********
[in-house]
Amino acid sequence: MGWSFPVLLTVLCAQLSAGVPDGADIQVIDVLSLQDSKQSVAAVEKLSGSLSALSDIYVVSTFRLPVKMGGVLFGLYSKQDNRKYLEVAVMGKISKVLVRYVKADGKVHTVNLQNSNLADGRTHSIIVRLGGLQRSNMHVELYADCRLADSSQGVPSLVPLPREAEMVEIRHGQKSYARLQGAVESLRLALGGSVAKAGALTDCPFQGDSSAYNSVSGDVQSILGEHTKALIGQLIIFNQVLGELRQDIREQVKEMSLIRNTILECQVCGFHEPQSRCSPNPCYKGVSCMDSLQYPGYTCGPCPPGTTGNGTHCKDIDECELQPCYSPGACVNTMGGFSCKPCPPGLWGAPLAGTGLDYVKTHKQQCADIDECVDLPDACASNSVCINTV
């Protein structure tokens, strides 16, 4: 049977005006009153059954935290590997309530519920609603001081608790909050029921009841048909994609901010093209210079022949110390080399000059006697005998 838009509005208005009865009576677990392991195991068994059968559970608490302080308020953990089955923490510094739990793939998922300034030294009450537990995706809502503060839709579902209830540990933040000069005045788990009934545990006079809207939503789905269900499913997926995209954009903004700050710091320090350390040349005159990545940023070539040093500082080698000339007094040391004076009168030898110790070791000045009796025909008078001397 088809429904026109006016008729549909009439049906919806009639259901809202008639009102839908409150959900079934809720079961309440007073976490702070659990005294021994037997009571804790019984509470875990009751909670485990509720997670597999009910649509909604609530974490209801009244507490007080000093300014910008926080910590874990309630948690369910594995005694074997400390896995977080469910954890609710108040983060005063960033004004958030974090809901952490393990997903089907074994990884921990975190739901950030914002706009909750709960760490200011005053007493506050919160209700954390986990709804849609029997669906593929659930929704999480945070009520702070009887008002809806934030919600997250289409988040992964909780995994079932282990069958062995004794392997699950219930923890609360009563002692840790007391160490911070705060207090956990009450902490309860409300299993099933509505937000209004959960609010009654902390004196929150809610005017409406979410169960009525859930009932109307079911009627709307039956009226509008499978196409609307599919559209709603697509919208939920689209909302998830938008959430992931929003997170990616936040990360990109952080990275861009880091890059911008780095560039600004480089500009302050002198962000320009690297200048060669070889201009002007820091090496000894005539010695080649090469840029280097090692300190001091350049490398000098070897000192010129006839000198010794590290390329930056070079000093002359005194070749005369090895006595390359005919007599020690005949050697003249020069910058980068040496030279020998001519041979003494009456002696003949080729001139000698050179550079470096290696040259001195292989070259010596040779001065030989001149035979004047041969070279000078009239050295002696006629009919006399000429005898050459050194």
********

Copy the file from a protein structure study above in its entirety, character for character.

[in-house]
Amino acid sequence: MGWSFPVLLTVLCAQLSAGVPDGADIQVIDVLSLQDSKQSVAAVEKLSGSLSALSDIYVVSTFRLPVKMGGVLFGLYSKQDNRKYLEVAVMGKISKVLVRYVKADGKVHTVNLQNSNLADGRTHSIIVRLGGLQRSNMHVELYADCRLADSSQGVPSLVPLPREAEMVEIRHGQKSYARLQGAVESLRLALGGSVAKAGALTDCPFQGDSSAYNSVSGDVQSILGEHTKALIGQLIIFNQVLGELRQDIREQVKEMSLIRNTILECQVCGFHEPQSRCSPNPCYKGVSCMDSLQYPGYTCGPCPPGTTGNGTHCKDIDECELQPCYSPGACVNTMGGFSCKPCPPGLWGAPLAGTGLDYVKTHKQQCADIDECVDLPDACASNSVCINTV
């Protein structure tokens, strides 16, 4: 049977005006009153059954935290590997309530519920609603001081608790909050029921009841048909994609901010093209210079022949110390080399000059006697005998 838009509005208005009865009576677990392991195991068994059968559970608490302080308020953990089955923490510094739990793939998922300034030294009450537990995706809502503060839709579902209830540990933040000069005045788990009934545990006079809207939503789905269900499913997926995209954009903004700050710091320090350390040349005159990545940023070539040093500082080698000339007094040391004076009168030898110790070791000045009796025909008078001397 088809429904026109006016008729549909009439049906919806009639259901809202008639009102839908409150959900079934809720079961309440007073976490702070659990005294021994037997009571804790019984509470875990009751909670485990509720997670597999009910649509909604609530974490209801009244507490007080000093300014910008926080910590874990309630948690369910594995005694074997400390896995977080469910954890609710108040983060005063960033004004958030974090809901952490393990997903089907074994990884921990975190739901950030914002706009909750709960760490200011005053007493506050919160209700954390986990709804849609029997669906593929659930929704999480945070009520702070009887008002809806934030919600997250289409988040992964909780995994079932282990069958062995004794392997699950219930923890609360009563002692840790007391160490911070705060207090956990009450902490309860409300299993099933509505937000209004959960609010009654902390004196929150809610005017409406979410169960009525859930009932109307079911009627709307039956009226509008499978196409609307599919559209709603697509919208939920689209909302998830938008959430992931929003997170990616936040990360990109952080990275861009880091890059911008780095560039600004480089500009302050002198962000320009690297200048060669070889201009002007820091090496000894005539010695080649090469840029280097090692300190001091350049490398000098070897000192010129006839000198010794590290390329930056070079000093002359005194070749005369090895006595390359005919007599020690005949050697003249020069910058980068040496030279020998001519041979003494009456002696003949080729001139000698050179550079470096290696040259001195292989070259010596040779001065030989001149035979004047041969070279000078009239050295002696006629009919006399000429005898050459050194």